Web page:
The Luke version of this scripture goes one step further saying if we ask him he will give us the Holy Spirit. (Luke 11:9-13) There is probably no greater gift than this, for it is the Holy Spirit who becomes our teacher, counsellor, guide and protector to lead us into the kingdom of God and to transform our natures into the image of Christ.
All we have to do is ask.

Judge not that you be not Judged

(Matthew Chapter 7, Verses 1-6)

We are called to have a positive relationship with one another as brethren. In any positive relationship there is no judgement of our fellow man. At the start of this chapter Jesus points out that we are not to judge one another. The fundamental principle here is that the basis of our judgement is completely flawed for man judges according to his own perception, whereas God judges according to the heart. Man judges with only part of the facts but God judges according to the truth. Man’s judgement is clouded by a host of issues including his own limitations, biases and environment, but God looks at all things from a position of perfect knowledge and judges according to a standard based on his own perfection.

It is often said that it takes one to know one and in some measure this is what these first verses are saying. The apostle Paul spoke of this also in Romans 2:19-24 showing that in many cases those who judged others and preached about all manner of evil were actually doing the very same things themselves.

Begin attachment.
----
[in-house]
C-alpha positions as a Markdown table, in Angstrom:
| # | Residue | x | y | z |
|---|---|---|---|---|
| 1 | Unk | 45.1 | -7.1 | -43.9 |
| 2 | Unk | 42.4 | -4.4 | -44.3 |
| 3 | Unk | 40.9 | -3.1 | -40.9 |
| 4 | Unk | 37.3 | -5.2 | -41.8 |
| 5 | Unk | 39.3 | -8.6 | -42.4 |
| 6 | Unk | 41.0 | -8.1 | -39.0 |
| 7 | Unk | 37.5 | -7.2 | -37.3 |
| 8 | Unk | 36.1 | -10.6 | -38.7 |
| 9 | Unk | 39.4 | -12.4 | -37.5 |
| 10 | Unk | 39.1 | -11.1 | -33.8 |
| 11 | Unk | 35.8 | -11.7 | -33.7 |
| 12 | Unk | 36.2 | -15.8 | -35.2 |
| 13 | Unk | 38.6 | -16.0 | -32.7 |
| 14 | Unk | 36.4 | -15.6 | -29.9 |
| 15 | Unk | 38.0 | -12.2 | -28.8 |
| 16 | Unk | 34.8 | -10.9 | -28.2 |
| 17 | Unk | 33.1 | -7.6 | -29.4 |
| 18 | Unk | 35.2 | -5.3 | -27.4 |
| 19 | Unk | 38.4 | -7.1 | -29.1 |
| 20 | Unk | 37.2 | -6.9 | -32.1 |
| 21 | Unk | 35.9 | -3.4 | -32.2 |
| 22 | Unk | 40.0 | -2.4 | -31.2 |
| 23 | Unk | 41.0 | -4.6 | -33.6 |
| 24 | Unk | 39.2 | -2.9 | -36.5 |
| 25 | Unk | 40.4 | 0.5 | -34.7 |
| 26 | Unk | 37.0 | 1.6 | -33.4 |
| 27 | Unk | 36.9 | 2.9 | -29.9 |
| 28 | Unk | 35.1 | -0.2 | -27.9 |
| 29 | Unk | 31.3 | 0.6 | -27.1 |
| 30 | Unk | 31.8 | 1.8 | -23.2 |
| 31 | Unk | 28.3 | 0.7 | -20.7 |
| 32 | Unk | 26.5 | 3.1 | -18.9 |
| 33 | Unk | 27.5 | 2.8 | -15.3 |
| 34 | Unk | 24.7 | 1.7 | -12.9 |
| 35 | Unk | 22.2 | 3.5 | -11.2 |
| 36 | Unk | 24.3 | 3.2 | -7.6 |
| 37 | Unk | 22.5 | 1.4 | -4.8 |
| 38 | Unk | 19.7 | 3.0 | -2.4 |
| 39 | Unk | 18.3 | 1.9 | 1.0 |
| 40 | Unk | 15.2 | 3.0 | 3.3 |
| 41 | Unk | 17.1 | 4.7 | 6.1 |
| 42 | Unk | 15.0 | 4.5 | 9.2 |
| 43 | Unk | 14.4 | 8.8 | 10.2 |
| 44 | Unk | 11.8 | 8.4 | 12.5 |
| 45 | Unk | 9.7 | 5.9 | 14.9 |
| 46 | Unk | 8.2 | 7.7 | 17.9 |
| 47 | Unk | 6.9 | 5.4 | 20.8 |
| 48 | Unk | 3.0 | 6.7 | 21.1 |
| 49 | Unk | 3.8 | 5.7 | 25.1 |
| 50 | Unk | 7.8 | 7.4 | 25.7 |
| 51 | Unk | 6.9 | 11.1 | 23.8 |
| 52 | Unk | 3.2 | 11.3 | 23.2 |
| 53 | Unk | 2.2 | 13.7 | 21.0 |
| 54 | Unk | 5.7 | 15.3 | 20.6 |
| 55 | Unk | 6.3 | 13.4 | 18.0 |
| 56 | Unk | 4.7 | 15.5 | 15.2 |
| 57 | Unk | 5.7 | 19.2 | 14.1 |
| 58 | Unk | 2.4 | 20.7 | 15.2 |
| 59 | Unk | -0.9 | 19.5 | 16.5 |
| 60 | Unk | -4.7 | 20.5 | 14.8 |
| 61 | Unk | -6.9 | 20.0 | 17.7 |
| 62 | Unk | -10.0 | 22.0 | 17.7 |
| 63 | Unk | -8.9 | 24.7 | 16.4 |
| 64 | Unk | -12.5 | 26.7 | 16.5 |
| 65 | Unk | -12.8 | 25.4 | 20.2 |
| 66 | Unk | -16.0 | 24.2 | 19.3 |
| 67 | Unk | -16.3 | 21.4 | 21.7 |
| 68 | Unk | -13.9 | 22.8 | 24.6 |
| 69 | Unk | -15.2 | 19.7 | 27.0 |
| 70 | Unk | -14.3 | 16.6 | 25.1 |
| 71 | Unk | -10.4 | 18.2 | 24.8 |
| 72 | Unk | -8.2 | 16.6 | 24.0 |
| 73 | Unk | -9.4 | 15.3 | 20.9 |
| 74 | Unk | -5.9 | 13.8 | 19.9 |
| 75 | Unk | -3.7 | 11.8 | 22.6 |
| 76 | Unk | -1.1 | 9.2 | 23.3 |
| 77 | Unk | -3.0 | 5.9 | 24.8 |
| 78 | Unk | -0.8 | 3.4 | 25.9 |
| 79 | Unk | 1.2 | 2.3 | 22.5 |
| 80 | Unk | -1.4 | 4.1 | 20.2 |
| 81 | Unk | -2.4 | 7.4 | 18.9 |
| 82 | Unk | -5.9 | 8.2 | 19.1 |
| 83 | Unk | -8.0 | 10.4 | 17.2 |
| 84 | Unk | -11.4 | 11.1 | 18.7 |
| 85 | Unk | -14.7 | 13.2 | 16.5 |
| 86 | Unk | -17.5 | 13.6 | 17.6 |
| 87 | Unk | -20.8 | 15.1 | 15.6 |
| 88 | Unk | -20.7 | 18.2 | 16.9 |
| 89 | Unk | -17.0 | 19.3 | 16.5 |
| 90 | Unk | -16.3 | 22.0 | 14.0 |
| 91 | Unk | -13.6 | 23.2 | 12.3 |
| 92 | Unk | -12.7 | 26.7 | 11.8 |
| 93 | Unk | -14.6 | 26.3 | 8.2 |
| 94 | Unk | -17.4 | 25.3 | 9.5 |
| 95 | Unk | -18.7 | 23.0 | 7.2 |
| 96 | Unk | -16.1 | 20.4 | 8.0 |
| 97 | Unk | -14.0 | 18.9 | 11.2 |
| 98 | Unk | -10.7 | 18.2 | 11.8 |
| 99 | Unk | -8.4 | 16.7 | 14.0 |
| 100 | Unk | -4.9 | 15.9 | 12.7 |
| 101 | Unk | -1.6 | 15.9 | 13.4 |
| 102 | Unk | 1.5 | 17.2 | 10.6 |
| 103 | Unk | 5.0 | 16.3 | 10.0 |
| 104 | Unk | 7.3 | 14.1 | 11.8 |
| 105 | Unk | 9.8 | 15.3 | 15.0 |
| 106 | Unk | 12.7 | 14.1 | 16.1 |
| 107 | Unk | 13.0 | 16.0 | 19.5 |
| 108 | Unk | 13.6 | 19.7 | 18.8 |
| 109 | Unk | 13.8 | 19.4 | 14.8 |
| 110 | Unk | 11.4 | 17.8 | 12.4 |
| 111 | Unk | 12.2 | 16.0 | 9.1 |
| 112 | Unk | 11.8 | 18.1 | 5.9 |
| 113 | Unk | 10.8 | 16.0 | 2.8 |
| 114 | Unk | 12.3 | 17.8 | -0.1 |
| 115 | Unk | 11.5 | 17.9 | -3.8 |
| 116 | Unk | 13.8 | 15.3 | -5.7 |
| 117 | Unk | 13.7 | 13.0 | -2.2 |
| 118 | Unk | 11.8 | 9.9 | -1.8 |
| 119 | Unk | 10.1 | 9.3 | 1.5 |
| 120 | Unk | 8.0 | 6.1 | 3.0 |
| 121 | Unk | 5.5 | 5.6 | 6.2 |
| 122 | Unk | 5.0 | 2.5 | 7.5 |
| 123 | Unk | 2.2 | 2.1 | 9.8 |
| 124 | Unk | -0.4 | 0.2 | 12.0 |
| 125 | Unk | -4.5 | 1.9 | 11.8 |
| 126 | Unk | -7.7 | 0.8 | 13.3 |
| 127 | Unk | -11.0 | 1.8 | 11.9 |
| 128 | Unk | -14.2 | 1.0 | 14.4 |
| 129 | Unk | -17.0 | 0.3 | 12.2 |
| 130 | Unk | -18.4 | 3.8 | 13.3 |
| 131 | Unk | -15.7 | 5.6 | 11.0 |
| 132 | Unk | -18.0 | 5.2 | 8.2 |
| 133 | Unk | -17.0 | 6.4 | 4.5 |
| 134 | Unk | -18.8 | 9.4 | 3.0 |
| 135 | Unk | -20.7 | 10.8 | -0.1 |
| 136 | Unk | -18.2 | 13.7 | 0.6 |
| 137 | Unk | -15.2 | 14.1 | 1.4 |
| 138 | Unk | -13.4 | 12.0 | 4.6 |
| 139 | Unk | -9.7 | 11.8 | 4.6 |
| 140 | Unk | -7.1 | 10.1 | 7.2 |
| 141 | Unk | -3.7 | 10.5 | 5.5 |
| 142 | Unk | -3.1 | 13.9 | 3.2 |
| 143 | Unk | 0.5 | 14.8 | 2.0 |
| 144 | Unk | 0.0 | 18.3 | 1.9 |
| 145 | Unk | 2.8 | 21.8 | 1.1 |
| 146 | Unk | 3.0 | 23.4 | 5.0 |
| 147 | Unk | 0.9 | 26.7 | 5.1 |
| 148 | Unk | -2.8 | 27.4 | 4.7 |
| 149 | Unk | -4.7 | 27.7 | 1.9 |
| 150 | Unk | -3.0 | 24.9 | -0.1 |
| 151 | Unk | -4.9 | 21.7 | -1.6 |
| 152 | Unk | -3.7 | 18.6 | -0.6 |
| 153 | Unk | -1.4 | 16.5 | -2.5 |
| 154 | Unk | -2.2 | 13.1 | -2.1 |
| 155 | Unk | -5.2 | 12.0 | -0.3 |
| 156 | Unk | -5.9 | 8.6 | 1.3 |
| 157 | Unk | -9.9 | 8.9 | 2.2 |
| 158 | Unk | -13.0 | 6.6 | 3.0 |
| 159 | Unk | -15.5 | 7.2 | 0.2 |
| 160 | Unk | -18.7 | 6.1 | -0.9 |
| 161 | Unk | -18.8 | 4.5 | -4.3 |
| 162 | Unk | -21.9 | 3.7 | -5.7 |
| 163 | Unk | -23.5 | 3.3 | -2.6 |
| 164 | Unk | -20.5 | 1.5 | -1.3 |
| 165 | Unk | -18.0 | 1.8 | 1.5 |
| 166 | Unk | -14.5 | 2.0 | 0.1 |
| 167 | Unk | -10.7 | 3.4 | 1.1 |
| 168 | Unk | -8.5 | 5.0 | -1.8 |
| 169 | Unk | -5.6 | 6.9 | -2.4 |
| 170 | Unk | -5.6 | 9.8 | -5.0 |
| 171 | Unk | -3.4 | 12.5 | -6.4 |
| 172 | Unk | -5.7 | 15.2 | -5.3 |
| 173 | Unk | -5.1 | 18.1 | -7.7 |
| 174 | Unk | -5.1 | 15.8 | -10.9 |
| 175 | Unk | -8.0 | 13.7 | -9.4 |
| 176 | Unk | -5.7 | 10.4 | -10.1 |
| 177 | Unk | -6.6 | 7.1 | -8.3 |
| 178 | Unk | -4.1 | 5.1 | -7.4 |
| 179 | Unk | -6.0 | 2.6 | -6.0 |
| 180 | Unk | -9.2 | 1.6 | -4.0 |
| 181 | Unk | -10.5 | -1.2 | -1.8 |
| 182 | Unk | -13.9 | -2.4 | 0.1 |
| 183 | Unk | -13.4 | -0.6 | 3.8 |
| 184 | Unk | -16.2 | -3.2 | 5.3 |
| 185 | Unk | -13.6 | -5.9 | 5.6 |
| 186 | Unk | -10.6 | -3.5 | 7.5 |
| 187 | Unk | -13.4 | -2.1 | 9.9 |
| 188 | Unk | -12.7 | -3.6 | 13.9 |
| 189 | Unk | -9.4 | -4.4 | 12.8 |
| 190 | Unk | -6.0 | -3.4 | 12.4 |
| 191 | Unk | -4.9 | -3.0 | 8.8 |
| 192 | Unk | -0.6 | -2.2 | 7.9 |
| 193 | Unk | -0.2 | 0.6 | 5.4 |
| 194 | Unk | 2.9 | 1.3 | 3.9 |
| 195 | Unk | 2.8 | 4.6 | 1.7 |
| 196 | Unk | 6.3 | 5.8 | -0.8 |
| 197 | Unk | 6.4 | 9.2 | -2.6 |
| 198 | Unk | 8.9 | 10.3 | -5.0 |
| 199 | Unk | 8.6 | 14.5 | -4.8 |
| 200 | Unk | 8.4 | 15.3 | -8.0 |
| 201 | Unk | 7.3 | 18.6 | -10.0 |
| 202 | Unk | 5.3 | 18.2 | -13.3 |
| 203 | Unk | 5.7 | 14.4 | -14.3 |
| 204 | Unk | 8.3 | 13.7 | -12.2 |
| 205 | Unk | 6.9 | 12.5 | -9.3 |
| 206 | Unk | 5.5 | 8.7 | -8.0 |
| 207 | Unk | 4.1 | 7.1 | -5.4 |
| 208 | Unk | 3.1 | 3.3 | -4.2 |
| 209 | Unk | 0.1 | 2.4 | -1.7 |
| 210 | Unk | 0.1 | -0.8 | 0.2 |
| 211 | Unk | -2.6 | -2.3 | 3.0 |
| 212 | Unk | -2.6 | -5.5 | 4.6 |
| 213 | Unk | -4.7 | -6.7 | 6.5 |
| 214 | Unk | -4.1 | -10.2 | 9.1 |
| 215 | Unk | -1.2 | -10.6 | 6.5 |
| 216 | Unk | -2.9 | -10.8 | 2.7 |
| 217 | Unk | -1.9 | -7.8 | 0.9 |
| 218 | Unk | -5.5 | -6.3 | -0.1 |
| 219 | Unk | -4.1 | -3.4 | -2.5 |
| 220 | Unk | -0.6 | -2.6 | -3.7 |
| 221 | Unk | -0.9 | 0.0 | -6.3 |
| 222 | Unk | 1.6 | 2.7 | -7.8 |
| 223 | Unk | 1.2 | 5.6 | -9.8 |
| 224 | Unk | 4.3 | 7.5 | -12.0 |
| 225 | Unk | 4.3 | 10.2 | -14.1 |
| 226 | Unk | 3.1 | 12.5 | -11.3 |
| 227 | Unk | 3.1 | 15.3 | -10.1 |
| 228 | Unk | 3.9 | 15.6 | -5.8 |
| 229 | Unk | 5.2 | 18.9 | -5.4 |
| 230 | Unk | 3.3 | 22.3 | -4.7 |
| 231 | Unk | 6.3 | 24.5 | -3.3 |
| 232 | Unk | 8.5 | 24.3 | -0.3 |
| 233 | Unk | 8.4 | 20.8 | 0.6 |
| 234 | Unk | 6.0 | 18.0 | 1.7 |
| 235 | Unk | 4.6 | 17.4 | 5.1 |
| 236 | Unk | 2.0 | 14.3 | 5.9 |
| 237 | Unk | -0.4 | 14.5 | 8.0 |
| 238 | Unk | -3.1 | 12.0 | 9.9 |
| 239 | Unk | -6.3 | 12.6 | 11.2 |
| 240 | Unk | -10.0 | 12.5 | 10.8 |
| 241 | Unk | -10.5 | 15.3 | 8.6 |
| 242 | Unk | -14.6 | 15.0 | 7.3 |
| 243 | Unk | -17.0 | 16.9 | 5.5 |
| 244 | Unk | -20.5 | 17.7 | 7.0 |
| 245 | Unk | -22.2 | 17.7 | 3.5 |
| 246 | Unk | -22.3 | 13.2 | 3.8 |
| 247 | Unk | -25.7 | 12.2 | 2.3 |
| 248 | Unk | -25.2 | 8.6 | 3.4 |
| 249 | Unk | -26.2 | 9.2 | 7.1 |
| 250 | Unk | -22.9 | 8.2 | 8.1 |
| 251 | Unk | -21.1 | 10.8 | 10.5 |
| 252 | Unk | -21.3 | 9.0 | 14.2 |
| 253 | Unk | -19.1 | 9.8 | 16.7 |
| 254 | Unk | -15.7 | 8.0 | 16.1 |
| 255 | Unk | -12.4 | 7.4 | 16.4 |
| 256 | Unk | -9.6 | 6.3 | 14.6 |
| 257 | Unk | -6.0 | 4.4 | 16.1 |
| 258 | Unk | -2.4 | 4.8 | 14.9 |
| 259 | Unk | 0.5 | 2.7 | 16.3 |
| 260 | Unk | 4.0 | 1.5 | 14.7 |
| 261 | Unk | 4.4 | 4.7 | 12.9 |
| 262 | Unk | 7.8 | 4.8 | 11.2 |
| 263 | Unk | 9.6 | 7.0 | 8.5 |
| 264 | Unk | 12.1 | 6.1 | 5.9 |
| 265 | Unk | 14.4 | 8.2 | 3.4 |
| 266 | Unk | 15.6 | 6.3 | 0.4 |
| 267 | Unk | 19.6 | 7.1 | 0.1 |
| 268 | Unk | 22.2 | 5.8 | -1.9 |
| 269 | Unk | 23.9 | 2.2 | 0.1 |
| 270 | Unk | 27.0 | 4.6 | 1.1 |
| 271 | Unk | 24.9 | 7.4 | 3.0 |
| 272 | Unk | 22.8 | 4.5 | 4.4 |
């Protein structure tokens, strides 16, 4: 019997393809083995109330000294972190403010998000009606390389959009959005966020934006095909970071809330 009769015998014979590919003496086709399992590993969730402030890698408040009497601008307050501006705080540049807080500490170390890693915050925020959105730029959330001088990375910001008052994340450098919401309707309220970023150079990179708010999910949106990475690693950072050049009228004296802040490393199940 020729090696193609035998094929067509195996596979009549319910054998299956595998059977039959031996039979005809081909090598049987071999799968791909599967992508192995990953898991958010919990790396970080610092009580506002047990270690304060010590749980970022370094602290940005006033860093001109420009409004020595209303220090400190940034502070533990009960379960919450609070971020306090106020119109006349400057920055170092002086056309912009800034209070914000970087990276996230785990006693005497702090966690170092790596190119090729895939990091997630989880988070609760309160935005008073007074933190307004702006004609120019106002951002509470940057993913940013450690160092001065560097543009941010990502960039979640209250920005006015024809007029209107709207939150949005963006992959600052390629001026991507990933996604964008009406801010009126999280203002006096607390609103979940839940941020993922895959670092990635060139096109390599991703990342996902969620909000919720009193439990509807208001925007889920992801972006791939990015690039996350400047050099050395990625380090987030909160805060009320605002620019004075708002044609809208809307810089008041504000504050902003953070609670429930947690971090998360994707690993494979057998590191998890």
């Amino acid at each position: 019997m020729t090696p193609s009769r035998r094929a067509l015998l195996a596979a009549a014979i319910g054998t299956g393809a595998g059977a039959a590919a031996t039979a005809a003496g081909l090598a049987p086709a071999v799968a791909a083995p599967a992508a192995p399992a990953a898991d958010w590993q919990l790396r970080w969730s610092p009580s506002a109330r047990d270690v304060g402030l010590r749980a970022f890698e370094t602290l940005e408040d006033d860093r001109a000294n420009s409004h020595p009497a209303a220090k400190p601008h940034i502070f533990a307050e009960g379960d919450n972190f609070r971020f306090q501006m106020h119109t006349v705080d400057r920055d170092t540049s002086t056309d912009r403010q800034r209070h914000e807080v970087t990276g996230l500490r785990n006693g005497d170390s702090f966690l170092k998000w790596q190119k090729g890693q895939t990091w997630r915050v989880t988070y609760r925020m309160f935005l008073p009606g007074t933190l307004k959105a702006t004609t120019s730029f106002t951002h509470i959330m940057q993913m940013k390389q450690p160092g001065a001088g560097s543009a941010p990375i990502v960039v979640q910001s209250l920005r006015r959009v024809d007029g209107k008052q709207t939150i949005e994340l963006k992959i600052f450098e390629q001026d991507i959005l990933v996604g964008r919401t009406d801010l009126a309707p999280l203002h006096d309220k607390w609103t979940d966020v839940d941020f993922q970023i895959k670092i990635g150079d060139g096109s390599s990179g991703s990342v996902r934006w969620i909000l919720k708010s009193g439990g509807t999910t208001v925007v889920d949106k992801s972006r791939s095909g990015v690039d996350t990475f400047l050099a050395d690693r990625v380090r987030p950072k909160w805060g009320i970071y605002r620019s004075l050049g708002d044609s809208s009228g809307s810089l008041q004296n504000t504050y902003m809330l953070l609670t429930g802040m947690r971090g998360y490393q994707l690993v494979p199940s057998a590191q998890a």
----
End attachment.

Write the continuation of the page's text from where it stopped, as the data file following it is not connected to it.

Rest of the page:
The act of judgement is not right for us to do. When we take it upon ourselves to judge another we are no longer a brother but a judge. In judging we assume a position greater than the other person and think that we are better than they are, yet we are all equal in Christ. In judging another then we assume the position of judge and the only one who has the right to judge us is God himself, so in judging we take God’s rightful position.
Furthermore, there is no-one perfect for we all suffer the same weaknesses as the rest of humanity. While the Lord is working with us and being merciful towards our faults and weaknesses, we need to be of the same mind towards our fellow brethren and show mercy towards them. We do not know at any point in time exactly which weakness a person may have that the Lord is dealing with and so it is not our position to judge. The person may have some fault we perceive and can see, but the Lord may be dealing with a deeper underlying issue that is more grave and of more importance to resolve first. The apostle John said it best in John 7:14-24 saying, “Do not judge by appearances but judge with right judgement.” Whenever you consider a matter, weigh it up not by what you think it might be from appearances but against what is right, holy and true. We are not called to judge our brethren but we do need to weigh matters and make decisions about courses of action. We may judge a deed but never judge a person for we are all beset with weaknesses and failings.